People who happened to live in or visit London during Autumn 2014 were fortunate enough to be able to see exhibitions of three remarkable masters – Rembrandt, Constable and Turner – at the National, the V & A and the Tate Galleries respectively. I went to all three and seeing them at the same time, especially the English contemporaries, Constable and Turner, gave me a deeper understanding of the work of each of them. It was clear, for example, when one looked at the late paintings that neither was very interested any more in the representational painting which both had started out by producing. This was something I had always understood about Turner, but not Constable. In both cases, failing eyesight also played a part ( as it did with Monet ).
It’s now a little more difficult to make the comparisons and juxtapositions, but it’s still possible if the determined viewer is prepared to wear out some shoe leather, for the three galleries in question still hold paintings by both Turner and Constable. At the National there is the wonderful Turner and Claude octagonal room, displaying two amazing Turners next to two Claudes, his inspiration, but also a selection of Turner’s canvases including ‘Rain, Steam and Speed’ ( spot the hare ) and ‘The Fighting Temeraire’ – the latter voted the nation’s most favourite painting in a BBC poll. The National also holds ‘The Cornfield’ and ‘The Hay Wain’, among a range of other Constables, the latter a former ‘nation’s favourite painting’. Given that both painters are British this is what you would expect in a National Gallery.
It’s less well-known, however, that the V & A too has its Turners and Constables. The oil sketch for ‘The Hay Wain’ is in the V & A ( they were hung together in the 2014 exhibition so one could see just how the painting developed ) as is one of my favourite Constable paintings ‘Boat Building near Flatford Mill’ ( see above ). His ‘Dedham Lock and Mill’ and ‘Salisbury Cathedral’ can also be found here, in Room 87, together with watercolours of Stonehenge and Old Sarum. Side by side with these are a collection of Turner sea-scapes, including ‘Lifeboat and Manby Apparatus going off to a Stranded Vessel’ ( right ) in which one can see the blue distress lights being fired from the vessel in question. Constable and Turner, land and sea, old handcrafts and new, industrial age inventions, earth and water ( and light, of course, for both painters ).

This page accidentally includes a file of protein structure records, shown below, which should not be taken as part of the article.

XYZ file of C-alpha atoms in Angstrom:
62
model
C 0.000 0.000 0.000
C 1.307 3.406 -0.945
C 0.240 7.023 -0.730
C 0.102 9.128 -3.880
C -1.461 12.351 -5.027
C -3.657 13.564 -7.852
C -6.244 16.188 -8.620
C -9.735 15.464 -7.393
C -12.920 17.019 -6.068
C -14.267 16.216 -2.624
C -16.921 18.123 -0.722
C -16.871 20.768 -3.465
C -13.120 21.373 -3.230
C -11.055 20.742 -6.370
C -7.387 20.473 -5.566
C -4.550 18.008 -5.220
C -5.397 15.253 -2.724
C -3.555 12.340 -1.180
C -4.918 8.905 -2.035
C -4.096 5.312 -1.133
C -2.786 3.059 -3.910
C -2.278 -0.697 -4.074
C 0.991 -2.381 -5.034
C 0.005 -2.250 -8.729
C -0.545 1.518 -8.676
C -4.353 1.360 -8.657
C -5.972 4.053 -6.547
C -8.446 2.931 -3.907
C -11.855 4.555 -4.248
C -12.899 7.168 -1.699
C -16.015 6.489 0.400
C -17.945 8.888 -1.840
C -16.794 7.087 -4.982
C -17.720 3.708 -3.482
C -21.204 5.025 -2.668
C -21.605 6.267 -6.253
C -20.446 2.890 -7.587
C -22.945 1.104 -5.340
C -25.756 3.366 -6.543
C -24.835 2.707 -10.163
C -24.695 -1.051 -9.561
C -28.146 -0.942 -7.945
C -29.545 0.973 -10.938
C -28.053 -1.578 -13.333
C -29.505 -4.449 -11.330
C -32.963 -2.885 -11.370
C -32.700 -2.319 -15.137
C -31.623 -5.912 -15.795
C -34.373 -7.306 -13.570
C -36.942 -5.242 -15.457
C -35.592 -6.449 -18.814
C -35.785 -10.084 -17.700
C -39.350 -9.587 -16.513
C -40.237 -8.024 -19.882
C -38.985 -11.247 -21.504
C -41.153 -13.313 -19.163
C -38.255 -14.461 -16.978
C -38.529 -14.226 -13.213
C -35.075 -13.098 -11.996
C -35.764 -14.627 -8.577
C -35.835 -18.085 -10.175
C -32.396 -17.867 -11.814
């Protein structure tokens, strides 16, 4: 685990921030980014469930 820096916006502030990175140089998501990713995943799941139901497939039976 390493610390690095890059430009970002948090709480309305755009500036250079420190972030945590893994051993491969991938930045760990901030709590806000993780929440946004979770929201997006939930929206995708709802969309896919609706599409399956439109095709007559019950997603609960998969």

There are more Constables than Turners in the V & A, but more Turners than Constables in the Tate, especially in the specially built ( and recently extended ) Clore Galleries in Tate Britain. Here are all Turner’s sketchbooks, water colours and drawings, many left, by him, to the nation, with the proviso that they should all be kept together. There are over 32,000 of them and only a small proportion are on show at any one time. One of those on permanent display is ‘The Blue Rigi’ a sublime water-colour now owned by the Tate after a public appeal ( and one of my favourites ). But Tate Britain also has its Constables, especially ‘Flatford Mill’ one of his best loved canvases. So it’s still possible, in Autumn 2015 to look at Turners and Constables side by side, though in three galleries rather than two.
Which painter do you prefer? Both came from humble beginnings, both were lionised during their life times, both fell out of fashion. Each was acutely conscious of the other. I can’t decide, I love them both and often it depends which painting I’m standing in front of at the time. Access to all this is FREE. Check out the web-sites of each gallery – the National, the V & A and the Tate Britain – for opening times.
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